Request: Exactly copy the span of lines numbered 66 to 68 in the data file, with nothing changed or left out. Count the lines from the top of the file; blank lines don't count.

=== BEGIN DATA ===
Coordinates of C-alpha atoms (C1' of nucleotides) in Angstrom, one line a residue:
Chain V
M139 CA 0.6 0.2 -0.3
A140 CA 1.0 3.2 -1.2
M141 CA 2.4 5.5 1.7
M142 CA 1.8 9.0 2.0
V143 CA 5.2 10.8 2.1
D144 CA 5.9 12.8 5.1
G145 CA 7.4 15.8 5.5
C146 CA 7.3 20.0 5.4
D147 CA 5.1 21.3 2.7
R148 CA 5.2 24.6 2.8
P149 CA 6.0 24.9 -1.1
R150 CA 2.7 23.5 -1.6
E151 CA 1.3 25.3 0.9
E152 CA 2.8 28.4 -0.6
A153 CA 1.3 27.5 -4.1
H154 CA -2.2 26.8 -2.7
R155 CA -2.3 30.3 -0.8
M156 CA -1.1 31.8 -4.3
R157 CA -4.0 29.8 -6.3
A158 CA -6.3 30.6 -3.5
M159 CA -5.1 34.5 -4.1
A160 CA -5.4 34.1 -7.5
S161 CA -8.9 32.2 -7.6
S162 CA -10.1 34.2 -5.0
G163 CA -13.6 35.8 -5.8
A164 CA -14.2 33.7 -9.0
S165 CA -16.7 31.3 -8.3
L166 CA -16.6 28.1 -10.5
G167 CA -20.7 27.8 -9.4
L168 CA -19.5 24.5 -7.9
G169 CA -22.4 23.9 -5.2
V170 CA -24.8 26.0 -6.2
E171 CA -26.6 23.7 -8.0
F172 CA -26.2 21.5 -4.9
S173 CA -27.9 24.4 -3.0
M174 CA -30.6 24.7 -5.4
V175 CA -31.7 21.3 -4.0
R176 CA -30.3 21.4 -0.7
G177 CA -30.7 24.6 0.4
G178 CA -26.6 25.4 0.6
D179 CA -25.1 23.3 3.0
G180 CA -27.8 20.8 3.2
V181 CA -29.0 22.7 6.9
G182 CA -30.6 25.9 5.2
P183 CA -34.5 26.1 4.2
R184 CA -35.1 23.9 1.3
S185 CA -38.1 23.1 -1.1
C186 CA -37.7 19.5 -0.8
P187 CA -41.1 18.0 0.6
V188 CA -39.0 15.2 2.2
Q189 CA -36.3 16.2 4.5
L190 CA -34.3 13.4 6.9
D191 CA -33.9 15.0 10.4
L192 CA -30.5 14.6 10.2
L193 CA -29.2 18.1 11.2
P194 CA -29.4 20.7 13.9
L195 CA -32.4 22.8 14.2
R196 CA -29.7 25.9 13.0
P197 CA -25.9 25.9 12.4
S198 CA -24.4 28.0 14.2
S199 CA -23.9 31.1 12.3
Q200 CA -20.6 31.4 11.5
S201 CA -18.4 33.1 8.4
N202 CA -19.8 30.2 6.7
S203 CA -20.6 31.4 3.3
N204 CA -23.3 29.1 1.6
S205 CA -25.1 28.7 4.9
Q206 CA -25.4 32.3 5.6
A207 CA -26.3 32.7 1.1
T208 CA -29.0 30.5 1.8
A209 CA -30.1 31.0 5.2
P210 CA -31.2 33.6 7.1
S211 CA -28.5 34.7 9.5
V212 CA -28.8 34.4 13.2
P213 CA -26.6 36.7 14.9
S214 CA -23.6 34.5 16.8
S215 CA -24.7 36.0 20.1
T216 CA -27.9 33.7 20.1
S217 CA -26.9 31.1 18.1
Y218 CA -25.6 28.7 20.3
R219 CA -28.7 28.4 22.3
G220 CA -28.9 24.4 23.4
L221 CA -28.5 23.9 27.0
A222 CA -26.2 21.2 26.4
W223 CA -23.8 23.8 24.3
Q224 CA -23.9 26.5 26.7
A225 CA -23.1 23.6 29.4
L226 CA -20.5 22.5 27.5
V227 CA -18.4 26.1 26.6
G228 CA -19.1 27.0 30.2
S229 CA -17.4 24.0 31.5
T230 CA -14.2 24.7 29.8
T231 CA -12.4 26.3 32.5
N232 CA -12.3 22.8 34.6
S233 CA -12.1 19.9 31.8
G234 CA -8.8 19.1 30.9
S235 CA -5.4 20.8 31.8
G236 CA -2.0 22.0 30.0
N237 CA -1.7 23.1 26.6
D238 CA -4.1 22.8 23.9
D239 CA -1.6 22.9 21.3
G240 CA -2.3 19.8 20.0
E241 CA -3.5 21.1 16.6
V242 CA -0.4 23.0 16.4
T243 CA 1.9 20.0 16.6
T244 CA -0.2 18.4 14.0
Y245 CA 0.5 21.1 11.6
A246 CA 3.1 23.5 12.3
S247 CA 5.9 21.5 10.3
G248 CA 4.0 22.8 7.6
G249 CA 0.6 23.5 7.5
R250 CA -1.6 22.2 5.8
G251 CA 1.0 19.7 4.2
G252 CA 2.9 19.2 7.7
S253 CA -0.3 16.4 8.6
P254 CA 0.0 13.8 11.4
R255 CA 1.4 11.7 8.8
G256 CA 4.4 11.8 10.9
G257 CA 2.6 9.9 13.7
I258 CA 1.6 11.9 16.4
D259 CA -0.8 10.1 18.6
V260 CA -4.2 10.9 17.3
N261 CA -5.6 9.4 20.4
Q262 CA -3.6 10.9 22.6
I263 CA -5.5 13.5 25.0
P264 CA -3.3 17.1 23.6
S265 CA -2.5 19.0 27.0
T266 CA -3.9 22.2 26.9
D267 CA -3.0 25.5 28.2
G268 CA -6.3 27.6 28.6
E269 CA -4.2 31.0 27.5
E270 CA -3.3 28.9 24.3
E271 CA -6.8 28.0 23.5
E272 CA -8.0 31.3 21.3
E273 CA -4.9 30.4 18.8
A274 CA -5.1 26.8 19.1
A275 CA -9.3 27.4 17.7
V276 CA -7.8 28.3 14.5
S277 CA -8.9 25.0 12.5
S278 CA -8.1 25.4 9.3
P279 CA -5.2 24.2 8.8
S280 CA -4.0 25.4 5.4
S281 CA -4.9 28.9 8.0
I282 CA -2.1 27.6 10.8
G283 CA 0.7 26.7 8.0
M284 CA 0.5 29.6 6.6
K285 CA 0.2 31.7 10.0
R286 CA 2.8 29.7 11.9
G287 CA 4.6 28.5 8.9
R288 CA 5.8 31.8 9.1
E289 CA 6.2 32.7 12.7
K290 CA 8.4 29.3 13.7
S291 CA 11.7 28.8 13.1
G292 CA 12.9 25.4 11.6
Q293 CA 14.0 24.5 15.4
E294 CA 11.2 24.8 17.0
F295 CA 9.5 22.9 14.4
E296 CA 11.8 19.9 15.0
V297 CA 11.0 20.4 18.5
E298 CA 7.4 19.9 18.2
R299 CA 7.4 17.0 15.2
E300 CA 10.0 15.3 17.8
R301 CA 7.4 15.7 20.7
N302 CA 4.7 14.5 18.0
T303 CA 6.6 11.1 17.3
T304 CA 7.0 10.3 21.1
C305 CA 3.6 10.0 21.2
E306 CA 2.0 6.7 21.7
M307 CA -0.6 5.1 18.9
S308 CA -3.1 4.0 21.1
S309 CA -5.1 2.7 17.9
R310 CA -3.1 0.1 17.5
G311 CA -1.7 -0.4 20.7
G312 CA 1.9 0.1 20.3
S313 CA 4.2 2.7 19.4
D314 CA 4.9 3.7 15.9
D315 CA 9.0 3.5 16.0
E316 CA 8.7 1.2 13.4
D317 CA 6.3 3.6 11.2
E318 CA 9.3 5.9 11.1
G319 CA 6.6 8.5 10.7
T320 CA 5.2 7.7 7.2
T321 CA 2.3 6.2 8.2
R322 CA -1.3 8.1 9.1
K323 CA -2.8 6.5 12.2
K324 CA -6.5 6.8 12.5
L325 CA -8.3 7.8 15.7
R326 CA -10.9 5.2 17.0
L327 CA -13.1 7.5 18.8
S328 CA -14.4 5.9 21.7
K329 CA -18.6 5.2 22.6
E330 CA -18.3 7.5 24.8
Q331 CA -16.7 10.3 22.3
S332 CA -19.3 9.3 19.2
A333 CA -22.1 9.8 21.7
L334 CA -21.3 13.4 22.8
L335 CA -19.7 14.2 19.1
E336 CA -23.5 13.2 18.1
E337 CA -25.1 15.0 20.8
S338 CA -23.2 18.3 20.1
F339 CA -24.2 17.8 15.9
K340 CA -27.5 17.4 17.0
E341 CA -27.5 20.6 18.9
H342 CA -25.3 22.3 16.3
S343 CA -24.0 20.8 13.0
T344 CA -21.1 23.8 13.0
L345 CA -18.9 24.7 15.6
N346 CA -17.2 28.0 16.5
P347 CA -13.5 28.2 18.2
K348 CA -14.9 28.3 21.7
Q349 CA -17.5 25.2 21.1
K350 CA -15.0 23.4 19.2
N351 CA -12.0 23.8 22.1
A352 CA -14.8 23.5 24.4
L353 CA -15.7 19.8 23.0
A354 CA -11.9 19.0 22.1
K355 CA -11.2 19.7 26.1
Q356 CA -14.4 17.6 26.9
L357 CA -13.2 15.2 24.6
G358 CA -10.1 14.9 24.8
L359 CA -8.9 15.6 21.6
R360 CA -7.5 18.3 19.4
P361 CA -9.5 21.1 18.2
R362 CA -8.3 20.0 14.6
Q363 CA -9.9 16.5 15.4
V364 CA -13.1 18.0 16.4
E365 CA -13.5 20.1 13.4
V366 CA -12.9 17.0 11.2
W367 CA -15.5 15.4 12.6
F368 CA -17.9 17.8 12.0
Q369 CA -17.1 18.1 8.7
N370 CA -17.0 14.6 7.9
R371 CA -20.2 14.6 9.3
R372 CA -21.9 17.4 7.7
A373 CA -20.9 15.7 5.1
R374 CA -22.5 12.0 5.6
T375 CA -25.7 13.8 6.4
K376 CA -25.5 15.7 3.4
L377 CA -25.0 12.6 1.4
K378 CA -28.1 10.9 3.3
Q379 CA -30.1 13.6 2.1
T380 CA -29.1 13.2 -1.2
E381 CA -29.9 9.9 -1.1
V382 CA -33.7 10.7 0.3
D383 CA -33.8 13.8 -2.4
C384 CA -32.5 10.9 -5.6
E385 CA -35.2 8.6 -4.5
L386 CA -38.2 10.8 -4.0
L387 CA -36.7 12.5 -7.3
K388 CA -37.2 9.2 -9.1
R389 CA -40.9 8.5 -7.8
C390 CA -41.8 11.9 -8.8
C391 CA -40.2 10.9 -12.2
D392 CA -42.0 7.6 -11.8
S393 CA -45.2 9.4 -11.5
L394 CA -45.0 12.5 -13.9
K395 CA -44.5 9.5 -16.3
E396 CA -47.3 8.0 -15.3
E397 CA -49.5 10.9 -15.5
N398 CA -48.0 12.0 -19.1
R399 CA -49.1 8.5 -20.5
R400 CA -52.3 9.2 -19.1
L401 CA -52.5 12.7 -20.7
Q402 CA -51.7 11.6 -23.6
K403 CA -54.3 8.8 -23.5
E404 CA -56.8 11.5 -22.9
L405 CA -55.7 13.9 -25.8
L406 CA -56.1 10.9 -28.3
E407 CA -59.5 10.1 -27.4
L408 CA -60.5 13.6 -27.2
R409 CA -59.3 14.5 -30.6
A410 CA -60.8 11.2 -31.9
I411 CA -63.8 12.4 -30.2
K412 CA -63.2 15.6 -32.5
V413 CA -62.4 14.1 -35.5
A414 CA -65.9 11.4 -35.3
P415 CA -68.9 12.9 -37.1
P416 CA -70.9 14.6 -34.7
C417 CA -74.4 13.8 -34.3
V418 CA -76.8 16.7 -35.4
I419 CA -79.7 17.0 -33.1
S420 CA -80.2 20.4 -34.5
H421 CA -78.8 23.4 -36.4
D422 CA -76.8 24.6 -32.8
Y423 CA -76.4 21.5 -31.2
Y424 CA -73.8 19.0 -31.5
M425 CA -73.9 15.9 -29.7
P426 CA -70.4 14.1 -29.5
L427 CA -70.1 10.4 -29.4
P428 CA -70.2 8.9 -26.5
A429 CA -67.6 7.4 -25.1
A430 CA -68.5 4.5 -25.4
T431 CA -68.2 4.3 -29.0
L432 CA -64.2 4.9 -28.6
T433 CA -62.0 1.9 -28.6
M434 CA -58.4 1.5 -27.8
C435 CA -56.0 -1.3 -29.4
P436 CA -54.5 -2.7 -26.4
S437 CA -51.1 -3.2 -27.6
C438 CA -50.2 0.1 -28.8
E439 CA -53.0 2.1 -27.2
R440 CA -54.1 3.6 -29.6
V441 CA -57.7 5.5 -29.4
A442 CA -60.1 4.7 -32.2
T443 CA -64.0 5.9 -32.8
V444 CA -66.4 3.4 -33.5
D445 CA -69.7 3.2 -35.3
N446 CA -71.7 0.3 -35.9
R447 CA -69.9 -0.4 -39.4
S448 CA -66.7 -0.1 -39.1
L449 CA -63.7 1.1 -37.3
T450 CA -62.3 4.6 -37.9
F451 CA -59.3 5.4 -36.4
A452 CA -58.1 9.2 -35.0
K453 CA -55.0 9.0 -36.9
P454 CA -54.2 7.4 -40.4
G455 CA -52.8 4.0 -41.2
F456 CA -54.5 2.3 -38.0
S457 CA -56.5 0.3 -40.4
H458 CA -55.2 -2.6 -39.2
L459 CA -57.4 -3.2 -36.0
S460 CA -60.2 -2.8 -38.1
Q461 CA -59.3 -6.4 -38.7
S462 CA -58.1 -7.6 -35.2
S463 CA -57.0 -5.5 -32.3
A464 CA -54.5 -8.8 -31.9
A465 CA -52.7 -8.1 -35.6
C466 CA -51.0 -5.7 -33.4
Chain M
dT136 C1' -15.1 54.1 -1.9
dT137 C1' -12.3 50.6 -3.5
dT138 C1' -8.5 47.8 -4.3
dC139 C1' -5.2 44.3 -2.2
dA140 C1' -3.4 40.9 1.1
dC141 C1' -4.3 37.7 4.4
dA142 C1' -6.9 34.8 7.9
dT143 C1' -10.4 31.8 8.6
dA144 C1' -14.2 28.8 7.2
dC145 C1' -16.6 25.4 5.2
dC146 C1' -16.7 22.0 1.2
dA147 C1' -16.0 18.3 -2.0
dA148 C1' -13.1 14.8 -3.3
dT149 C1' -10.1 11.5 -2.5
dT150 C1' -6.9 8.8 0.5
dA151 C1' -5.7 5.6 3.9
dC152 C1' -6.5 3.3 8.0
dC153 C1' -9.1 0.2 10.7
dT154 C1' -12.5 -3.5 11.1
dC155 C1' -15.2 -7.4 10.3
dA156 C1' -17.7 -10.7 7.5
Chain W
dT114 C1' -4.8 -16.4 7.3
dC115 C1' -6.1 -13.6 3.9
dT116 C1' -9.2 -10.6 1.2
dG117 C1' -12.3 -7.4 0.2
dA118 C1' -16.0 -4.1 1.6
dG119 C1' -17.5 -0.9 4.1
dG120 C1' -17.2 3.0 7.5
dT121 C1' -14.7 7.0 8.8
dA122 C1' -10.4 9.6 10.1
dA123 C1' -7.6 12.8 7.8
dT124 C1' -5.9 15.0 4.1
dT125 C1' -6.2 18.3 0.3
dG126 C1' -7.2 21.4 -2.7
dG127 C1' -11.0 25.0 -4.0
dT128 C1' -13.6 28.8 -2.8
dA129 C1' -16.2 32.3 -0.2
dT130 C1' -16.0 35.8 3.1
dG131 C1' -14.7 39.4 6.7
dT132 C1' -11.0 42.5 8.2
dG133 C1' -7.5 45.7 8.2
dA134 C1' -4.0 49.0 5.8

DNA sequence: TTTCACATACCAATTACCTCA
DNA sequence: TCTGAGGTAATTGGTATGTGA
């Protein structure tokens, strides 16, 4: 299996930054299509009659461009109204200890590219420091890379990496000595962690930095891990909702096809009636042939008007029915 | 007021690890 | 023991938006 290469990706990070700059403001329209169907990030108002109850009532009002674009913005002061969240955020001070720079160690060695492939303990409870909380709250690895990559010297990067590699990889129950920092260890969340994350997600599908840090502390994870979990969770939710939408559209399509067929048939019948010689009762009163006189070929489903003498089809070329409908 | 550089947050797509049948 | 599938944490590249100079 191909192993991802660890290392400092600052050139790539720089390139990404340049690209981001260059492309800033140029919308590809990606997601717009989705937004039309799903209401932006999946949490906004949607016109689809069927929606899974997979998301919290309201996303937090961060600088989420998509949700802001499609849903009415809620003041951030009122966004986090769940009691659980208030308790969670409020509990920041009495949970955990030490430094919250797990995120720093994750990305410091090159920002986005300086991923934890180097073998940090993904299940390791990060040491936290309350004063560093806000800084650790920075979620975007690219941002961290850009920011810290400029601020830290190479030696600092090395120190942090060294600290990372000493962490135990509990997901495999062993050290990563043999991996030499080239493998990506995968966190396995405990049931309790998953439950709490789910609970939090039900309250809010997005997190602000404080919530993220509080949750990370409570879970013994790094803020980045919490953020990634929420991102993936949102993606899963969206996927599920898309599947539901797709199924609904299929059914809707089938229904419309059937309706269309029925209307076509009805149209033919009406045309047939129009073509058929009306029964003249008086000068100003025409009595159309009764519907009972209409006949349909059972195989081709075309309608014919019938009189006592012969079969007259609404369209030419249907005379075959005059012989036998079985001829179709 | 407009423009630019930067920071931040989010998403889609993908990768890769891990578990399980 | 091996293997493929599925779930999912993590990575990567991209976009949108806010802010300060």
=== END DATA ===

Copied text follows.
N202 CA -19.8 30.2 6.7
S203 CA -20.6 31.4 3.3
N204 CA -23.3 29.1 1.6